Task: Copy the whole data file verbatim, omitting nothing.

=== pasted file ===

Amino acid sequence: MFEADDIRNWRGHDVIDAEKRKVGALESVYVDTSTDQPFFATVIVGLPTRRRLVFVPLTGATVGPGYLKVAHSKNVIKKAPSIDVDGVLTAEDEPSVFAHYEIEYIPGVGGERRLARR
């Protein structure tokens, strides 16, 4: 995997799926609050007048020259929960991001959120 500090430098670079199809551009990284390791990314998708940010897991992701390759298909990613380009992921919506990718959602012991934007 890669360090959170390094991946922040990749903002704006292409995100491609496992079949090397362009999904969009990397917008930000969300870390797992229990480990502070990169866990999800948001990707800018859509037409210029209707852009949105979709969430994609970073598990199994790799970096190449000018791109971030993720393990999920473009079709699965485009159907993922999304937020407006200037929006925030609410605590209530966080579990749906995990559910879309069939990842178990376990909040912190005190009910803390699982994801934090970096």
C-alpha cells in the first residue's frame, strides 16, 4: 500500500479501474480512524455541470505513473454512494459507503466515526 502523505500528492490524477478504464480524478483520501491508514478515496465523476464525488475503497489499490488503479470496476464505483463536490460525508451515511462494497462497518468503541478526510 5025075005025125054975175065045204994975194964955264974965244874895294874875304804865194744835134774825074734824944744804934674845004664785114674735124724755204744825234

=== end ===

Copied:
Amino acid sequence: MFEADDIRNWRGHDVIDAEKRKVGALESVYVDTSTDQPFFATVIVGLPTRRRLVFVPLTGATVGPGYLKVAHSKNVIKKAPSIDVDGVLTAEDEPSVFAHYEIEYIPGVGGERRLARR
């Protein structure tokens, strides 16, 4: 995997799926609050007048020259929960991001959120 500090430098670079199809551009990284390791990314998708940010897991992701390759298909990613380009992921919506990718959602012991934007 890669360090959170390094991946922040990749903002704006292409995100491609496992079949090397362009999904969009990397917008930000969300870390797992229990480990502070990169866990999800948001990707800018859509037409210029209707852009949105979709969430994609970073598990199994790799970096190449000018791109971030993720393990999920473009079709699965485009159907993922999304937020407006200037929006925030609410605590209530966080579990749906995990559910879309069939990842178990376990909040912190005190009910803390699982994801934090970096």
C-alpha cells in the first residue's frame, strides 16, 4: 500500500479501474480512524455541470505513473454512494459507503466515526 502523505500528492490524477478504464480524478483520501491508514478515496465523476464525488475503497489499490488503479470496476464505483463536490460525508451515511462494497462497518468503541478526510 5025075005025125054975175065045204994975194964955264974965244874895294874875304804865194744835134774825074734824944744804934674845004664785114674735124724755204744825234